QAF Limited Makes Money In 3 Different Ways: How Profitable Are They?

QAF Limited (SGX: Q01) is a food production company with three main business segments. The company may be on the radar of some dividend investors given the simple fact that its annual dividend has been maintained at S$0.05 per share from 2011 to 2015.

In an earlier article, I had taken a closer look at each of the three segments, which are namely, Bakery, Primary Production, and Trading and Logistics. I thought it would be interesting to follow up by looking at how profitable each business segment is.

More specifically, I want to understand how well each segment is doing when it comes to making a profit on each dollar of QAF’s equity that they employ. In other words, I want to calculate the return on equity for each segment. (The return on equity is found by dividing each segment’s profit by its net assets, or equity.)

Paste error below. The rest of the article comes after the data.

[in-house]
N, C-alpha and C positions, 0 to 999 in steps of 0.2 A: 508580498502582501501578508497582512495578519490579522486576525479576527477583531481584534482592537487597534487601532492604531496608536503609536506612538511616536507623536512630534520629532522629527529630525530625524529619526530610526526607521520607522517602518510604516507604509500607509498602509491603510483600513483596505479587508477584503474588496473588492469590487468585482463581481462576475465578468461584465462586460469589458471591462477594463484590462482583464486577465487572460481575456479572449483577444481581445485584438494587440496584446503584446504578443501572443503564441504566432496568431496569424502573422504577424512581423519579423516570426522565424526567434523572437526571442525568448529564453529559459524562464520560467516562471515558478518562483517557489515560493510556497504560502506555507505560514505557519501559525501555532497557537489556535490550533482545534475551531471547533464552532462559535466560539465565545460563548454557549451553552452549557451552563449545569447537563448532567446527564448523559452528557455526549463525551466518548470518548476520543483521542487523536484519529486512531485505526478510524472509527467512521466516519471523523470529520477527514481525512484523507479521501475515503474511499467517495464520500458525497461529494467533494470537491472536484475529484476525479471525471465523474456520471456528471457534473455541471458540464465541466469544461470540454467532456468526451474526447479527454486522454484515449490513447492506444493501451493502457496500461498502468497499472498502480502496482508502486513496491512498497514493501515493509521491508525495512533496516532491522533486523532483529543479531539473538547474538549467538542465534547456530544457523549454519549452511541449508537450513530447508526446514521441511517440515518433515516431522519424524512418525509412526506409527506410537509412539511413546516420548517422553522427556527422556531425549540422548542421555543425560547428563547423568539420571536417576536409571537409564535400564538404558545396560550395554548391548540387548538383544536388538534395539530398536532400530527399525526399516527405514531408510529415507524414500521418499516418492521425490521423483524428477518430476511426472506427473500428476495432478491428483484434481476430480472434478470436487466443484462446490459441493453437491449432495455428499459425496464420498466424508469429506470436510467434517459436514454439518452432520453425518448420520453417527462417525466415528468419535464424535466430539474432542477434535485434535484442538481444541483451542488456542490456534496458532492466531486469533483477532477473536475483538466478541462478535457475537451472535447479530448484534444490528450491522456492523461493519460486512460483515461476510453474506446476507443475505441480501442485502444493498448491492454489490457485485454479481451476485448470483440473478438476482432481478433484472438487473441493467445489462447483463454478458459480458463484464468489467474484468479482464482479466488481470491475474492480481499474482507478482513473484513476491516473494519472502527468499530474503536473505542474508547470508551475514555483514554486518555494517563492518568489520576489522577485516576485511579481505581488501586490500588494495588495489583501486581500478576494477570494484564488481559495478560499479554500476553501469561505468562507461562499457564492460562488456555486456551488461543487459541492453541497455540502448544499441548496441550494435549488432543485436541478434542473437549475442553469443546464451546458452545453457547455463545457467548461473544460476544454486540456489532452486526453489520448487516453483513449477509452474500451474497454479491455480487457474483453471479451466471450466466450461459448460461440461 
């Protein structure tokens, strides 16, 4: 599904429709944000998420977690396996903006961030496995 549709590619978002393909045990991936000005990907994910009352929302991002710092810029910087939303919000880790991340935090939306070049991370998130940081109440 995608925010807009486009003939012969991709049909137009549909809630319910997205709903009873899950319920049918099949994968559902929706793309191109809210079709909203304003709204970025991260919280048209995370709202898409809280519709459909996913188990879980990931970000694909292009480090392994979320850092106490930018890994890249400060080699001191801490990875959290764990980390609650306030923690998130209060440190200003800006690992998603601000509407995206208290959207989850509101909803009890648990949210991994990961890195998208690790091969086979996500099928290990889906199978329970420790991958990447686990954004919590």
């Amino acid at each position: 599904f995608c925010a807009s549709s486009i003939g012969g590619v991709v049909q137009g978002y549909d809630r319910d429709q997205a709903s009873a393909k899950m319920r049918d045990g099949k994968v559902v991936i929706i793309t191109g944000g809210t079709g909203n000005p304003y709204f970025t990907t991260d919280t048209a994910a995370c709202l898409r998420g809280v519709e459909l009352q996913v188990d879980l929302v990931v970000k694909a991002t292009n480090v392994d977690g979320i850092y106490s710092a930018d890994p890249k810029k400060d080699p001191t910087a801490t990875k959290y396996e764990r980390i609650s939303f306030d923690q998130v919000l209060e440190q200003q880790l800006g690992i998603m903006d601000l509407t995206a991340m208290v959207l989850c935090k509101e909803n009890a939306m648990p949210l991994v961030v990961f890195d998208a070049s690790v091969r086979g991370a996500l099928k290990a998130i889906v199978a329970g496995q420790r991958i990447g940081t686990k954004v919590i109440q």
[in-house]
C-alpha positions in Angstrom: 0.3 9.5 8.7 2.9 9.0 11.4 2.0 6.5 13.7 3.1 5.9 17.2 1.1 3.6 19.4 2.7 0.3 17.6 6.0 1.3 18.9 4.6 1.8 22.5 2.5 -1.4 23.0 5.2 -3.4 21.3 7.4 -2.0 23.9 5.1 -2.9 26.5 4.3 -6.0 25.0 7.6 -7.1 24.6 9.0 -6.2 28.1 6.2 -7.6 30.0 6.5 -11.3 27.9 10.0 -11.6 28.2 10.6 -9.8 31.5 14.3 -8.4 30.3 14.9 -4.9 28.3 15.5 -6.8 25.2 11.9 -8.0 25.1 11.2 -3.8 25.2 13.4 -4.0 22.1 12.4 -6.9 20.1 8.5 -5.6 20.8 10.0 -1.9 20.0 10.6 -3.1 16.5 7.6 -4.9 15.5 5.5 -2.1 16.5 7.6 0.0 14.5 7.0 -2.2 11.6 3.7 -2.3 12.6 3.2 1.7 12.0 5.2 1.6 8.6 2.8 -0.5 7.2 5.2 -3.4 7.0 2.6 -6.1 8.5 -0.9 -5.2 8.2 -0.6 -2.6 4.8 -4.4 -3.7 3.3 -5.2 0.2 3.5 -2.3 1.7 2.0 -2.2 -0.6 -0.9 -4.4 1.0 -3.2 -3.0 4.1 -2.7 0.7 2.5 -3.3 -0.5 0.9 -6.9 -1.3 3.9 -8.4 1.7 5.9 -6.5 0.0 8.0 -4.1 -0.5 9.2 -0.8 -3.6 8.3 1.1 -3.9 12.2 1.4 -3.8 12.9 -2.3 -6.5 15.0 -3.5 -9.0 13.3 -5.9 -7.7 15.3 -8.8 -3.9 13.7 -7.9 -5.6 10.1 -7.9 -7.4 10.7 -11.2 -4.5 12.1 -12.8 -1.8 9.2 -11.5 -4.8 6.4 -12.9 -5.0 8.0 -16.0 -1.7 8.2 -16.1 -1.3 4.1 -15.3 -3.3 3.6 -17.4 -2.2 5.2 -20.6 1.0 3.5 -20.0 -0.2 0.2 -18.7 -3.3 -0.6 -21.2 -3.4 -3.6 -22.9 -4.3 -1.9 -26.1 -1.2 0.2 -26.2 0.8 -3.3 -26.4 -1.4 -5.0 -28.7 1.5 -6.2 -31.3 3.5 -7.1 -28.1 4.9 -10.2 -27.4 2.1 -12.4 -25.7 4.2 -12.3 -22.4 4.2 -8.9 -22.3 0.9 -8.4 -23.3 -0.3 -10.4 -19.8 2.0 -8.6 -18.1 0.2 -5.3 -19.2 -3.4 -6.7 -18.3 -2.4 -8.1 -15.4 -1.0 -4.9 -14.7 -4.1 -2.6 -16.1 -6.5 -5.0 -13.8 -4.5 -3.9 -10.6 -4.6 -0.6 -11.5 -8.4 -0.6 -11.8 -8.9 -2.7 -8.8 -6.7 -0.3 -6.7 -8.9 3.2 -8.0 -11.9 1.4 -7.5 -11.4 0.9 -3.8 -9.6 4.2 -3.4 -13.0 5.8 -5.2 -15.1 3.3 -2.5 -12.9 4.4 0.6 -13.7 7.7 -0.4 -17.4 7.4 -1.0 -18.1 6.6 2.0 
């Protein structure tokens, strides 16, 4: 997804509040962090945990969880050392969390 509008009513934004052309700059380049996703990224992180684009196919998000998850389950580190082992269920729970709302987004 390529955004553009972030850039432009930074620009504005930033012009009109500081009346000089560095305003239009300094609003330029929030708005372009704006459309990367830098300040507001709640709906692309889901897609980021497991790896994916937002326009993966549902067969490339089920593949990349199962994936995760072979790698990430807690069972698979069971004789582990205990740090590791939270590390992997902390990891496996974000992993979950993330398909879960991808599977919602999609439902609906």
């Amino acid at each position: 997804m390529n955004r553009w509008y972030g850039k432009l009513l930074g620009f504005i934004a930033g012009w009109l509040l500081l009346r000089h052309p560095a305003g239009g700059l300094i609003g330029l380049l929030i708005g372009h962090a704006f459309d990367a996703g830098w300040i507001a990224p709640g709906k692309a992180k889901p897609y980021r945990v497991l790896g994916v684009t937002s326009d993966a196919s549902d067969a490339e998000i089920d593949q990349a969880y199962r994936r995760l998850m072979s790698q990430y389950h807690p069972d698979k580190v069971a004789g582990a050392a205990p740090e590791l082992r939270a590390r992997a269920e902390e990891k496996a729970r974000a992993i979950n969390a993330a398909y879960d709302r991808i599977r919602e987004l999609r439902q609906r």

QAF segment ROE table
Source: QAF 2015 annual report

It’s obvious that the most profitable segment within QAF – Bakery – is also the largest profit contributor.

As compared to the Primary Production segment, Bakery requires less capital investment. For example, there is no need to invest in working capital for the raising of livestock. Moreover, the Bakery segment has more liabilities, thus improving its return on equity through the use of leverage.

By analysing the profitability of QAF’s different segments, investors can get a handle on which areas of the company’s business can be improved upon.

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The information provided is for general information purposes only and is not intended to be personalised investment or financial advice. Motley Fool Singapore contributor Lawrence Nga doesn’t own shares in any companies mentioned.